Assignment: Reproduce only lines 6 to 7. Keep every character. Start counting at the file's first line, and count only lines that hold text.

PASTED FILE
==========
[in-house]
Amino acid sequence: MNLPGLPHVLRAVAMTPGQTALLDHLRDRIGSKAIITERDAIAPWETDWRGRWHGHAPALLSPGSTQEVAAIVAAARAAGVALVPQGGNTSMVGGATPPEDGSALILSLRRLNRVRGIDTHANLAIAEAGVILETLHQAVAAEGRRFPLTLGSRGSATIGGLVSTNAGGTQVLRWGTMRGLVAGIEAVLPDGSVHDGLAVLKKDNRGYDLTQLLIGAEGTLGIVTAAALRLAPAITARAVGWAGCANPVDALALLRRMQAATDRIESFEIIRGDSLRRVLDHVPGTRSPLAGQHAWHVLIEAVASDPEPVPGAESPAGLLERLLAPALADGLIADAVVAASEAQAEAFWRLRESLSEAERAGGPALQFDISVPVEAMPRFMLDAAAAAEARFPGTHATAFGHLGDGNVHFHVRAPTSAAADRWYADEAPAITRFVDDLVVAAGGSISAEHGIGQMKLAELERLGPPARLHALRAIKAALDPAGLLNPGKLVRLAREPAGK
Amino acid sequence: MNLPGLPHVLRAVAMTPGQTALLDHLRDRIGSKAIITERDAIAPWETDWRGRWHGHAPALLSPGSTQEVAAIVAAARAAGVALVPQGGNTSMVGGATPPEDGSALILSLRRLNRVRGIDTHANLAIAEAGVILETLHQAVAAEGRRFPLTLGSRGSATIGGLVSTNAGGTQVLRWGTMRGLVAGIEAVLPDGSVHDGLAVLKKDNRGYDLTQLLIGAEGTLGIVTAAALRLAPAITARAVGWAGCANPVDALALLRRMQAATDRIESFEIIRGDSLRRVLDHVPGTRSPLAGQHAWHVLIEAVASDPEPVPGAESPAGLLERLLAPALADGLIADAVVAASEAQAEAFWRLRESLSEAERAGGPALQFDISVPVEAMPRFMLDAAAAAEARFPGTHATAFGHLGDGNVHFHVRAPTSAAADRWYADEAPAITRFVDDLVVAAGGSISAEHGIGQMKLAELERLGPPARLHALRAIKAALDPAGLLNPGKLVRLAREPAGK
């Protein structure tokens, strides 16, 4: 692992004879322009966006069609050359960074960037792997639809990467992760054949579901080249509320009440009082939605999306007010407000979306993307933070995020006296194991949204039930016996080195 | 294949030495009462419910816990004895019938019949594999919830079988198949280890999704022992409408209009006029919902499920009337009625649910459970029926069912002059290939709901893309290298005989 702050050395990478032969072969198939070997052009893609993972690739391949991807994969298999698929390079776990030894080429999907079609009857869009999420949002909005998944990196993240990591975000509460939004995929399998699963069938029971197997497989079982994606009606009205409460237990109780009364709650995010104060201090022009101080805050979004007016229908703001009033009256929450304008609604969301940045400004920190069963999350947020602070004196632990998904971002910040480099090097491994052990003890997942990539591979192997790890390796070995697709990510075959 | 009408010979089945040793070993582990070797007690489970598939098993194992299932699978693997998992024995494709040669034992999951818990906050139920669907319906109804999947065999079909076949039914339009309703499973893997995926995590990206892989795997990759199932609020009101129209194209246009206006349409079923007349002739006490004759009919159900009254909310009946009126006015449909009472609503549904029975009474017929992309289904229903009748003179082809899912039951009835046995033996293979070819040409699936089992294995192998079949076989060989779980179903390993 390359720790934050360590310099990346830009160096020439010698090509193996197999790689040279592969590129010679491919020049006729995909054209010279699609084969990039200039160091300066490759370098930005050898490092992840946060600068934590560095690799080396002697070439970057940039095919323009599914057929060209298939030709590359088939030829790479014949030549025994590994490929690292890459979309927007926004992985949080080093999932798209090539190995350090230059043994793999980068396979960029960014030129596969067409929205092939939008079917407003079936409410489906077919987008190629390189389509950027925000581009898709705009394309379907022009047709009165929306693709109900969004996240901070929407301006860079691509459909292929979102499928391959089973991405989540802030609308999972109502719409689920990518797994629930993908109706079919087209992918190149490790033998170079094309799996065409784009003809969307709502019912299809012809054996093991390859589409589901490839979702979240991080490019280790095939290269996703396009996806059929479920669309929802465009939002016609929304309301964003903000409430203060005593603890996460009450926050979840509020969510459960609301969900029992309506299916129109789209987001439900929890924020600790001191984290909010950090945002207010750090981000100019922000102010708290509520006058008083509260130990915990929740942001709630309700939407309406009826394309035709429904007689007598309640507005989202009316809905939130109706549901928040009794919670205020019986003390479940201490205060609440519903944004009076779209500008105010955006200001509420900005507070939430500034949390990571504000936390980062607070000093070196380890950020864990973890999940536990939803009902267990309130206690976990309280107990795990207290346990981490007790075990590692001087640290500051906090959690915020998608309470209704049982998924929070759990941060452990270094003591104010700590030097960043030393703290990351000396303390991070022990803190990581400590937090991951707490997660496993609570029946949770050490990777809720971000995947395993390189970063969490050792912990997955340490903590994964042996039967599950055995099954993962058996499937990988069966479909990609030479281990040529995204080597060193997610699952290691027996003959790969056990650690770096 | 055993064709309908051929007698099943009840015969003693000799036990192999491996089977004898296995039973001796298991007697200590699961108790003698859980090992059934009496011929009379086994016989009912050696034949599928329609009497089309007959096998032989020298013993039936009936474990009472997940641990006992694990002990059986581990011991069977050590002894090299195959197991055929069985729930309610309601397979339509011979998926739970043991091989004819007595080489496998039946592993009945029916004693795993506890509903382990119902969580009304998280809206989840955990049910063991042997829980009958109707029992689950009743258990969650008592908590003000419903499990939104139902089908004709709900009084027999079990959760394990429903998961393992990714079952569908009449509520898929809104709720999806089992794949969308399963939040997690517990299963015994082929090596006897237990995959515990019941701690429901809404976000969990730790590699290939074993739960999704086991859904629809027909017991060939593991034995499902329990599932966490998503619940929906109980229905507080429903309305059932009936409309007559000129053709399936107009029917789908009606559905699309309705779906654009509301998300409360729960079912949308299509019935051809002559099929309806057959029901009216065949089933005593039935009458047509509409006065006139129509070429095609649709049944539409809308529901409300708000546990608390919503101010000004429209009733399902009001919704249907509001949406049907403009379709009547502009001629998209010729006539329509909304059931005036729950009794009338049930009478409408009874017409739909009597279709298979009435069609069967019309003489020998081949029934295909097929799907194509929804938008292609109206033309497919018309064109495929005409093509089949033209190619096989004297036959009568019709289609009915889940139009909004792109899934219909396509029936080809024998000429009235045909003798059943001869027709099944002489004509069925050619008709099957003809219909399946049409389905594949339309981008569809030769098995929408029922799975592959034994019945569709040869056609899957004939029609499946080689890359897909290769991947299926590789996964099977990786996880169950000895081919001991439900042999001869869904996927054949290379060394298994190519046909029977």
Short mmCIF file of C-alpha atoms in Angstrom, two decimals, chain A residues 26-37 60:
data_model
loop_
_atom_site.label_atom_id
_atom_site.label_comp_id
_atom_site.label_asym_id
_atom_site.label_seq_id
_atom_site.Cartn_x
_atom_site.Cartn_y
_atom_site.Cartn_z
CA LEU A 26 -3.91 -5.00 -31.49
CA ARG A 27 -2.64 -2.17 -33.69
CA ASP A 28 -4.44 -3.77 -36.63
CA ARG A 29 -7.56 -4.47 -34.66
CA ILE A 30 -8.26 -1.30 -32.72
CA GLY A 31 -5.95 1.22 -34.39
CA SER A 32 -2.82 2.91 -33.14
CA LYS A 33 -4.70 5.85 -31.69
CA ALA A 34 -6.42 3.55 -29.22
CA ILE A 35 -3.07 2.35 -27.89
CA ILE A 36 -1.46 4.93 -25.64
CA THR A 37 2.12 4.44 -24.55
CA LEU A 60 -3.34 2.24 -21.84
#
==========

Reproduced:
data_model
loop_